The language behind how professors are rated often speaks more than numbers.
A recent National Public Radio study analyzed more than 14 million reviews on the website ratemyprofessors.com. The study found a glaring difference in how male and female professors are rated among universities.
Male professor’s intelligence are more likely to come under consideration when reviewed, whereas a female professor’s nurturing ability is considered.
Identified within the study are “trigger” words, which were tallied in student reviews of professors. Across 25 subjects of study, these trigger words appeared hundreds-of-thousands of times.
The appearance of the word “brilliant,” was an indicator of intelligence. Males were attributed with “brilliant” on more occasions than females in each of the 25 subjects of study.
In two subjects, philosophy and political science, females breached the 100,000 mark for appearances of the word “brilliant.” Males breached the same mark in seven subjects.
At the opposite end, females did not breach 50,000 appearances in 17 subjects of study. The contrast exists again in males, where all except five subjects breached the same mark.
The largest gap exists among English professors as males were attributed near 150,000 times, whereas females were attributed at half the amount.
“I am intrigued [by the study], but not entirely surprised,” said Jack Gray, a senior in the Hutchins School of Liberal Studies. “It’s interesting because people think of teaching as a female dominated profession, but there is a caregiver expectation attached to them. I thought that expectation would diminish as you go through to higher education, but it’s interesting to me that according to the study, it continues.”
Senior and Hutchins School of Liberal Studies major Amanda Boniface isn’t surprised by the double standard shown with the study.
“[The study] is almost not surprising, unfortunately, to see what the study said. ‘Brilliant,” was the part that was most striking,” said Boniface. “You don’t think of a lot of your female teachers as brilliant as often as you would a male.”
Females represented 64.4 percent of professors in post-secondary education in the United States according to the Teaching and Learning International Survey. Females constituted a larger percentage in primary-and- secondary education, at 76 percent according to a 2007-08 study by the Institute of Education Sciences.
“If you go through all your primary education thinking of your female teachers more as mother figures, you might still have those habits by the time you get to college, even though it’s not at a conscious level,” said Gray.
Brilliant as an attribution was contrasted by the word “strict,” an indicator of personality. Females were attributed with the word “strict” on more occasions than males in each of the 25 subjects of study.
In all 25 subjects, females breached 50,000 attributions and more than half breached 100,000 attributions, whereas males breached that same mark in four subjects.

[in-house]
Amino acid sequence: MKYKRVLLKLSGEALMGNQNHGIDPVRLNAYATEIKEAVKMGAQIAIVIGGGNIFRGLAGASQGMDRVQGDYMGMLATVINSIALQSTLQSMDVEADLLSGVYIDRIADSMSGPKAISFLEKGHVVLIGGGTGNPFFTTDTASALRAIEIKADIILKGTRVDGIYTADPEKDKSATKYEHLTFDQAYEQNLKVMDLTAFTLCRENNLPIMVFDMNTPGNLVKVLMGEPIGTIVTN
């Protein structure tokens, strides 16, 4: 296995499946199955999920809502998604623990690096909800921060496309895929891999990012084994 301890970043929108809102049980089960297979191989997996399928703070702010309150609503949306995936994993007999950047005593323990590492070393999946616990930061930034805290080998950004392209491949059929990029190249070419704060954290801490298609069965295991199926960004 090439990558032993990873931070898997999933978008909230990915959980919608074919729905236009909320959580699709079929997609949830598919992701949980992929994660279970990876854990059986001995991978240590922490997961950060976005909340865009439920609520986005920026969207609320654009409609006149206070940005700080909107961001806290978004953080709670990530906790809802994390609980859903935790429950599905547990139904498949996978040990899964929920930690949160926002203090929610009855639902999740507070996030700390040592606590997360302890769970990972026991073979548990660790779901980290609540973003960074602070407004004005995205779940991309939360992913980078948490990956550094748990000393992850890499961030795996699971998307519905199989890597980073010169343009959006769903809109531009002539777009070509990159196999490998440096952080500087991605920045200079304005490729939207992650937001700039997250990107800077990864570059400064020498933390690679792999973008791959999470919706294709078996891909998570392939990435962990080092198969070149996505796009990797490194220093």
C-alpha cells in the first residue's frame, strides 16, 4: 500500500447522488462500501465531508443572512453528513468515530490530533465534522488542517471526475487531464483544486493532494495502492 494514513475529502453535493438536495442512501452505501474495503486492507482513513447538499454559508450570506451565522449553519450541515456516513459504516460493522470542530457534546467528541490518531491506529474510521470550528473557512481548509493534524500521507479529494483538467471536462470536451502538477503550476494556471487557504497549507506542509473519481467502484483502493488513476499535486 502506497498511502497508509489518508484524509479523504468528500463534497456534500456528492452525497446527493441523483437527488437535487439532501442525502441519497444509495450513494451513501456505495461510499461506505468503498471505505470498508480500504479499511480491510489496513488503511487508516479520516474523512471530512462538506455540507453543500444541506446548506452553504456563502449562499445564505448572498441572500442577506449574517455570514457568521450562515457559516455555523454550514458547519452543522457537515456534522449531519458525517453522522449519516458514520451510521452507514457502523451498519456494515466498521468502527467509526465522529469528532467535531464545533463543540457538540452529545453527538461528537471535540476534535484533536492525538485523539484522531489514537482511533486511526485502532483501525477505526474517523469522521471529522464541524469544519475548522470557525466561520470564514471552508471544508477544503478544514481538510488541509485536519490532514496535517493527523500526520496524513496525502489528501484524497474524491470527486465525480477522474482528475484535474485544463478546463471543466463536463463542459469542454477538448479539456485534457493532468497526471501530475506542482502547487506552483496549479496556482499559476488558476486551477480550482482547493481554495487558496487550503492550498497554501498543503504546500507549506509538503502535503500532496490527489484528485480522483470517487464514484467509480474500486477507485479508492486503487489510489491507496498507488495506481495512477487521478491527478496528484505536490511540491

English was again a study, which did not favor female professors. Female English professors were the only group to breach the 200,000 attribution mark.
“I think women are looked at by both males and females for their nurturing ability, and that is what is expected of them,” said Boniface. “With men it’s taken out of the equation and they are able to be looked upon by their academic caliber. At Sonoma State, I think that female students may be more sensitive to the success of women and observant if they are brilliant.”
On ratemyprofessors.com, a numerical score ranging from 1.0 to 5.0 is given as an overall indicator of the professor’s quality. Helpfulness, clarity and easiness are subcategories a professor is rated to determine the overall quality.
Despite the language used to describe female professors, their overall rating averaged only a tenth of a point lower than males in the NPR study. Sonoma State University favors female professors slightly according to analysis on the website from 2003 to present, in overall quality. Analysis of professors with at least 30 reviews, females averaged 3.5, whereas males averaged 3.46.
Sonoma State trends toward reviewing male professors more often. Of the top 25 reviewed professors, 18 were male. The seven female professors within the top 25 were reviewed 574 times, whereas their counterparts totaled 1,597.
Only a single female professor received more than 100 reviews. Rated a 4.1, the biology professor appeared to be rated on her personality, according to words she triggered most often. “Nice” and “sweet,” related to personality qualities, appeared 35 and 16 times respectively. An indicator of profession or ability was the word “great,” which was triggered 19 times.
Rated 4.5 and reviewed at a nearly equal rate, a male science professor offered a contrast. Students were more likely to focus on ability. He triggered “great” 35 times, “nice” eight times and “sweet” three times.